Encyclopedia >> Encyclopedia of Armenian Culture >> School in the late Middle Ages in Armenia

 School in Armenia in the late Middle Ages. The tumultuous political events, prolonged war, destructions and deportations of the 15-16th centuries had a strong negative impact on the development of Armenian culture. In the first half of the 15th century some branches of science and art began to decline. It got worse in the second half of the 15th century and continued throughout the 16th century.

Only after the Persian-Turkish war efforts were made to stop the further cultural fall which later gave its positive results. The restoration of the interrupted traditions was followed by a spiritual rebirth in and out of Armenia. The close contact with European science, literature and art has led to changes in the traditional system of the Armenian culture. Thus, the gap in spiritual and cultural life of the Armenian people was not so deep and long so as to distort the national image and customs of the Armenian people.

The changing and complex conditions of that period left their mark primarily in the organization of the school system and its general condition. Tatev University, that led active scientific and socio-cultural and ideological activities in the previous century, lost its role and importance at the beginning of the 15th century. After the death of Grigor of Tatev (1409), it stopped its activities (1410-1412). The activities of Metsop school was not that long too. Numerous fields of science and art were studied and textbooks were compiled during the teaching period of Tovma Metsoptsi. The first Armenian language teaching textbook by Tovma Metsoptsi and the works on the natural sciences by Hakob Ghrimetsi were among those compiled books.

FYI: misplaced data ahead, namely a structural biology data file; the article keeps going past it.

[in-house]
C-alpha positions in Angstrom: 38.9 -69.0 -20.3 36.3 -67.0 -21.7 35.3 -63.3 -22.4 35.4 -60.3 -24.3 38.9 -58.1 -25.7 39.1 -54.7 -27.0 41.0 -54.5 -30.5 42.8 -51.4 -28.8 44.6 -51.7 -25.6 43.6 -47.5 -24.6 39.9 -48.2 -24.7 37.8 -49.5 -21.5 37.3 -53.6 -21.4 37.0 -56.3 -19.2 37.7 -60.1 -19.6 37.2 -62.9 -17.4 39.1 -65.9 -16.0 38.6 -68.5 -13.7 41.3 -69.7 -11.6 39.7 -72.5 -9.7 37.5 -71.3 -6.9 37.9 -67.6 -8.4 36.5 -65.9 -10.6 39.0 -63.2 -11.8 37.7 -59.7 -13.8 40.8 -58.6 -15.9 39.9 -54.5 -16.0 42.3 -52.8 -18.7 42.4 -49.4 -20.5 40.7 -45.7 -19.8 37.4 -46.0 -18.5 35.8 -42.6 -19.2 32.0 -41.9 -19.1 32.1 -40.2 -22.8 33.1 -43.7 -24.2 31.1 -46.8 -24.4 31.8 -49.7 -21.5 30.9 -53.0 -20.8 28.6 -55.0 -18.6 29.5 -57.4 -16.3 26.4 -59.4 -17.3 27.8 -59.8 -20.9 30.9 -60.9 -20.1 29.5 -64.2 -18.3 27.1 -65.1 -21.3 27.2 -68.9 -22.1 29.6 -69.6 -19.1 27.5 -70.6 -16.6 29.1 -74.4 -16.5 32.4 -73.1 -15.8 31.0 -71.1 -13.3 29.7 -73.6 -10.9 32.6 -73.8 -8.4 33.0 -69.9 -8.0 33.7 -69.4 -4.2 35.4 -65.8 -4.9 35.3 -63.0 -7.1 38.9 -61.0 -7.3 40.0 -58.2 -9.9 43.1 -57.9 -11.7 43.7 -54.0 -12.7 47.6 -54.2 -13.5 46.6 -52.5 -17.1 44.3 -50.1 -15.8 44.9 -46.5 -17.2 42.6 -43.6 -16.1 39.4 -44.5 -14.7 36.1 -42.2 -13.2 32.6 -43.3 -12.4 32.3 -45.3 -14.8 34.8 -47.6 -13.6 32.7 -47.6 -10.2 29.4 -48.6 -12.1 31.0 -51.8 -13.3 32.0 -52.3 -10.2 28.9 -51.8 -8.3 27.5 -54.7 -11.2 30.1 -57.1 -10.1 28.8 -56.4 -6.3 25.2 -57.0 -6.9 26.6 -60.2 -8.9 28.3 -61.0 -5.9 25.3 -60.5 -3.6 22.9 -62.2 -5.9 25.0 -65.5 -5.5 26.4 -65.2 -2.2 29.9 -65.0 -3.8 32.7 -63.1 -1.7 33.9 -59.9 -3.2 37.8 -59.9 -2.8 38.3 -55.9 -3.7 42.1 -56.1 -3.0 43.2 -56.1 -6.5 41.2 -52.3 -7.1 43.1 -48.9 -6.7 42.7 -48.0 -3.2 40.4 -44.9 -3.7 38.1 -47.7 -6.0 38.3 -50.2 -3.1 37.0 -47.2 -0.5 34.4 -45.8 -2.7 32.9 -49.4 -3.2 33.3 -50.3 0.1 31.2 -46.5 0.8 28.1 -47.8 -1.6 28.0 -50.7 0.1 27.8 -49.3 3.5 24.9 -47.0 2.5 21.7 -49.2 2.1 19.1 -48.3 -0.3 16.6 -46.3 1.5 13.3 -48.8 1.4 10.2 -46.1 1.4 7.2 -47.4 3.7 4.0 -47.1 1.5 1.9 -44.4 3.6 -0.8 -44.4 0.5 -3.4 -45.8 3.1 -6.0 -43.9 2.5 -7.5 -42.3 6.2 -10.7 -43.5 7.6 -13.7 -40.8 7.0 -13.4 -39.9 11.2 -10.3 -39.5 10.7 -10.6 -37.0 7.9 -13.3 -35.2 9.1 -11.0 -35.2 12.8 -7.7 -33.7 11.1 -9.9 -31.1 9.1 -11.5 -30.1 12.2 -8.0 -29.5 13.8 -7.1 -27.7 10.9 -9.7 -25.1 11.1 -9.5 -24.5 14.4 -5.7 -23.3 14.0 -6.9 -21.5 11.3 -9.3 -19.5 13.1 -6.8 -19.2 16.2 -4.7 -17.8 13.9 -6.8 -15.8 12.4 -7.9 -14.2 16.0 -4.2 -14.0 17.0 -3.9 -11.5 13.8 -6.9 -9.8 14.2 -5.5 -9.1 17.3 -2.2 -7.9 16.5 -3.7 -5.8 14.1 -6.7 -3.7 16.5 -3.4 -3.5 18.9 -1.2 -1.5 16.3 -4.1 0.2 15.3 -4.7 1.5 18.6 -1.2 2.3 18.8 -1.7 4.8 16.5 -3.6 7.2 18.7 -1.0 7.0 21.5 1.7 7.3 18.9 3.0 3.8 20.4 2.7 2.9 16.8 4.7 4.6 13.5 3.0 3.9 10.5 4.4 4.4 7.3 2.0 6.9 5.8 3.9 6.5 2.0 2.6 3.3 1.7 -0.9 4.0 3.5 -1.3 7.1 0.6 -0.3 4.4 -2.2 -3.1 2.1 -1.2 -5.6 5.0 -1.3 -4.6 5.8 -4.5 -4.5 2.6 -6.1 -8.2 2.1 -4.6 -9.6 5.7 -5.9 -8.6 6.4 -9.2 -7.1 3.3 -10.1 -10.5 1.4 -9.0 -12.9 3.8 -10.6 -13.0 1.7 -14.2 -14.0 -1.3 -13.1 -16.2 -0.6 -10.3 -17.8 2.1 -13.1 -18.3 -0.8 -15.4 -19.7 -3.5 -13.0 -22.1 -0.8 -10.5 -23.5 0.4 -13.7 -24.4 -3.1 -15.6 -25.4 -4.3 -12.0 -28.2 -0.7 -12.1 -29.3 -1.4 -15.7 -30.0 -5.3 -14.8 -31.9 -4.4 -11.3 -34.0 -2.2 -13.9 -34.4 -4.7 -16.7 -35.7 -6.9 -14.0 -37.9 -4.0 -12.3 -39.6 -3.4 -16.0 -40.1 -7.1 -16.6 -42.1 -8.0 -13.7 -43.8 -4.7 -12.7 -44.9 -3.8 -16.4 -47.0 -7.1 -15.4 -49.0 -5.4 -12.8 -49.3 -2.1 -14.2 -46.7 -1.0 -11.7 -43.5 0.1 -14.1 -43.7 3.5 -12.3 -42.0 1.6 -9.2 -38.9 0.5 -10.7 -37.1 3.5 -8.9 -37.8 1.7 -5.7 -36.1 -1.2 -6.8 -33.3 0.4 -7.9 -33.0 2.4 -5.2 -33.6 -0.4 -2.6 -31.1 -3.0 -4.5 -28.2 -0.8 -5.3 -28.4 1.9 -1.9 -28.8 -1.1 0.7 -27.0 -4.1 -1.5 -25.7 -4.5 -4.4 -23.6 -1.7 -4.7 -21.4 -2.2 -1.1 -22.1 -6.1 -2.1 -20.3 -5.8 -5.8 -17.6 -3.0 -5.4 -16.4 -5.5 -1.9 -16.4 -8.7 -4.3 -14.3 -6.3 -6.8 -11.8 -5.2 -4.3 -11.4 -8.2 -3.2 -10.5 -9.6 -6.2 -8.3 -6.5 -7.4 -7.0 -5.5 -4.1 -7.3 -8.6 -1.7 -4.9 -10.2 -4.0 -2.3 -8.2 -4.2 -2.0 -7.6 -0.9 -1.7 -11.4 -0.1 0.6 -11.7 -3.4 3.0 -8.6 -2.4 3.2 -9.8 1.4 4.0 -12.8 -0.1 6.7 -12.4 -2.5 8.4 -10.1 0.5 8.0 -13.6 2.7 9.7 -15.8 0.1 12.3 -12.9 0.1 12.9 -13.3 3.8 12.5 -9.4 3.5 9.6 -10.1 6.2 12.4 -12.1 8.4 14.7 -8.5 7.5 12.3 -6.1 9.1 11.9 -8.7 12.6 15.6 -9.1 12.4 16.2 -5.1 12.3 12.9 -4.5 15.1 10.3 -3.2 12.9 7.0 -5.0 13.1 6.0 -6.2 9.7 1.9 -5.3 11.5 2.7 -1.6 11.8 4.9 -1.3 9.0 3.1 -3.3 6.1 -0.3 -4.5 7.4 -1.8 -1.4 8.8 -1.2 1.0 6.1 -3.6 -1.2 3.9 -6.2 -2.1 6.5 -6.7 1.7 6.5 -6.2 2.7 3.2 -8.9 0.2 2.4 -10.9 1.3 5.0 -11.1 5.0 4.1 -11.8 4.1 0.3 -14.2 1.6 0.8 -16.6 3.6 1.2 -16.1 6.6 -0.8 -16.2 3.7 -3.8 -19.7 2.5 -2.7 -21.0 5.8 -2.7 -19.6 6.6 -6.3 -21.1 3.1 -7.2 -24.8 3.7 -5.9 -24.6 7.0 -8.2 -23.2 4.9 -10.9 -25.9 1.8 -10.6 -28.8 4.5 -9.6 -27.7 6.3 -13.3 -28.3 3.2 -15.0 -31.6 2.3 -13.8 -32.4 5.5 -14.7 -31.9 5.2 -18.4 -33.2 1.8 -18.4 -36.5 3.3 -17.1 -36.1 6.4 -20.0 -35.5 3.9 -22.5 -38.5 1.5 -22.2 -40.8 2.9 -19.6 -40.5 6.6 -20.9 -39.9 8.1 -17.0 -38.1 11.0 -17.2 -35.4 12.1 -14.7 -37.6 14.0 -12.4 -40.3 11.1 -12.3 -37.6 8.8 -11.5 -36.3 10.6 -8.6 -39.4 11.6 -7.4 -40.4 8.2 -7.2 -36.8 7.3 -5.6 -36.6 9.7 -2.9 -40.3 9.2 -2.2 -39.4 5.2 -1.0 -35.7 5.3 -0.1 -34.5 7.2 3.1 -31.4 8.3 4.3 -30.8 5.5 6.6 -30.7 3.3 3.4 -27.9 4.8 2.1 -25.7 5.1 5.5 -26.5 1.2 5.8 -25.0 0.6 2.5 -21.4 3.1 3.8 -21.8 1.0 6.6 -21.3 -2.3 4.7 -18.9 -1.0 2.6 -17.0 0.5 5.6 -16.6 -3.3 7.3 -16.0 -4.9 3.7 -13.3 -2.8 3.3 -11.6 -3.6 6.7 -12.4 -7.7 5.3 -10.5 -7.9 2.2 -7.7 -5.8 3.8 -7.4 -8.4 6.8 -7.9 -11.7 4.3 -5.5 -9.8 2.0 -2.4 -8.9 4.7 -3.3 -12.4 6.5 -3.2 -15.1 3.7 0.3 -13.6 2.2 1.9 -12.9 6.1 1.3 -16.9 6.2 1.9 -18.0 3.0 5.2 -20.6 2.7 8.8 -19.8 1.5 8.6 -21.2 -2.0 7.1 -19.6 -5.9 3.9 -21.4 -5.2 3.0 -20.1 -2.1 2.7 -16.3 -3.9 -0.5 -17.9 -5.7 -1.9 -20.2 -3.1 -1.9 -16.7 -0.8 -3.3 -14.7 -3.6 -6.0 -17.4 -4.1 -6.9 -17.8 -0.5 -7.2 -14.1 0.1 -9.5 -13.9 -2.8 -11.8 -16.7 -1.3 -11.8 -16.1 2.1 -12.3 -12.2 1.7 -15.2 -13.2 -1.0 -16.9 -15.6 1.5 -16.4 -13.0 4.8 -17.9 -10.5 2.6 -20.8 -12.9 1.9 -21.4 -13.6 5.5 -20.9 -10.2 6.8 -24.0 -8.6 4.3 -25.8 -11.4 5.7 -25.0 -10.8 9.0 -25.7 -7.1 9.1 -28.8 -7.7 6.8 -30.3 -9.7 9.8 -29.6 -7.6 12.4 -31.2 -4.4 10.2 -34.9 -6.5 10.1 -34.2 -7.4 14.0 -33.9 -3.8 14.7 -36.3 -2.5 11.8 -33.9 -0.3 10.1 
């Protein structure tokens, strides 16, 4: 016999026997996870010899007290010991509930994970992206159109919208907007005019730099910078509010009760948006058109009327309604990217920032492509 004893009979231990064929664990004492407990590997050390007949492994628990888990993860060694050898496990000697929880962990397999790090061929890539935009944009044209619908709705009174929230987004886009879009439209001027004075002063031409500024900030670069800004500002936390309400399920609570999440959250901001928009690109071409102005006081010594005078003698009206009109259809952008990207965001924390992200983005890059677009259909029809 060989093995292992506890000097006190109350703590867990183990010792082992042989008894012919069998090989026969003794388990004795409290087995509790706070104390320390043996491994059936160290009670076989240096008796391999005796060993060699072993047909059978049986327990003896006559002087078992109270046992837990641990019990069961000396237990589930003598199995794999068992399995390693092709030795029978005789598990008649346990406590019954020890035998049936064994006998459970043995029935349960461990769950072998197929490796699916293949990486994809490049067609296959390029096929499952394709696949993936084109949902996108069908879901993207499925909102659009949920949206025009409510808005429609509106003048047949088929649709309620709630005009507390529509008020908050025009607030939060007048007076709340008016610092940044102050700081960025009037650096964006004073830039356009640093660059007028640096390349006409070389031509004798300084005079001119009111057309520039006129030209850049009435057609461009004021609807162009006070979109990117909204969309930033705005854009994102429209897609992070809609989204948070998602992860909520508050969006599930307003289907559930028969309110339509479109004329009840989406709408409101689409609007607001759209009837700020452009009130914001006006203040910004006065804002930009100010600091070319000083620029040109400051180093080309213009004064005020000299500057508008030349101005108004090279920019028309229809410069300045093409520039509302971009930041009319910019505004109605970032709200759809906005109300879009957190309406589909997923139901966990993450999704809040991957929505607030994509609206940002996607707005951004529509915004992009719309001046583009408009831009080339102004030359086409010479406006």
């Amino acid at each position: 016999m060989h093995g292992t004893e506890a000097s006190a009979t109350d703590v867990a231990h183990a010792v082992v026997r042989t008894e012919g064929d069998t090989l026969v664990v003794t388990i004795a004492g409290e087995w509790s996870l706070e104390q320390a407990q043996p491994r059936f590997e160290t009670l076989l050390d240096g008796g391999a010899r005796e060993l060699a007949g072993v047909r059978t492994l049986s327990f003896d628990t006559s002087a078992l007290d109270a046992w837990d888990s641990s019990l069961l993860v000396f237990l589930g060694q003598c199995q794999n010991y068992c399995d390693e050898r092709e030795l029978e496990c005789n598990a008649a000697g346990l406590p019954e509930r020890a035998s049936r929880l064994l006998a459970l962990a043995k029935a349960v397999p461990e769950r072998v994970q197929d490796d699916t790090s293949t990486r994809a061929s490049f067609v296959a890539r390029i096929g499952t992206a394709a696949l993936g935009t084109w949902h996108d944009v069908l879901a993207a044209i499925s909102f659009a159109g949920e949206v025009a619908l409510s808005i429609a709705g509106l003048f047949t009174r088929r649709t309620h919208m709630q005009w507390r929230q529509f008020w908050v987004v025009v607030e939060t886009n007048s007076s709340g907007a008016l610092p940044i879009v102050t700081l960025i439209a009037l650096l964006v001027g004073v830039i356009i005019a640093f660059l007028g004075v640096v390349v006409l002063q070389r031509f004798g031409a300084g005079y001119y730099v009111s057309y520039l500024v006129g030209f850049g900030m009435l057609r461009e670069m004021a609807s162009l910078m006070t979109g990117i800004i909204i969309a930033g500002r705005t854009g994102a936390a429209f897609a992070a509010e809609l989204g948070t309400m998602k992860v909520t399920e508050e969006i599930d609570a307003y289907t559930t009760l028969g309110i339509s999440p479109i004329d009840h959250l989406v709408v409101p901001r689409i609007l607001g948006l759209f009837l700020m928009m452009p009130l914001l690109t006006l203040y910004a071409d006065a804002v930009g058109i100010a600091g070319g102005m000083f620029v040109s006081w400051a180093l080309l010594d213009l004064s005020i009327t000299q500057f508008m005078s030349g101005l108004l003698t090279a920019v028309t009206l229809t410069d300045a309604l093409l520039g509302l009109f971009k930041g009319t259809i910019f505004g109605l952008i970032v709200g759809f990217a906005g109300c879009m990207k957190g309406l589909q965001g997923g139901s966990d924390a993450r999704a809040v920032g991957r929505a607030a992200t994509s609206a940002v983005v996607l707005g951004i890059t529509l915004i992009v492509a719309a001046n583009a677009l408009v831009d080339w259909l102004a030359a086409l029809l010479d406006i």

In the first half of the 15th century the existing schools in and out of Armenia, that were struggling to maintain Gladzor-Tatev traditions gradually fade from the mid of the 15th century until the beginning of 17th century during the period of war and economic decline. The gradual revival and advancement of education began from the first half of the 17th century.  The first was Syunik or Desert Arants school which functioned at Tatev monastery. One of its remarkable teachers was Movses Tatevatsi (1578-1632), who later became Catholicos of All Armenians and founded schools in Yerevan and Hovhannavank. School in Echmiadzin was opened in the 1620s. The schools of Amirdolu monastery in Baghesh, schools of Lim island of Lake Van and Nor Jugha were quite productive in the 15-17th centuries. 

 Margaryan H.

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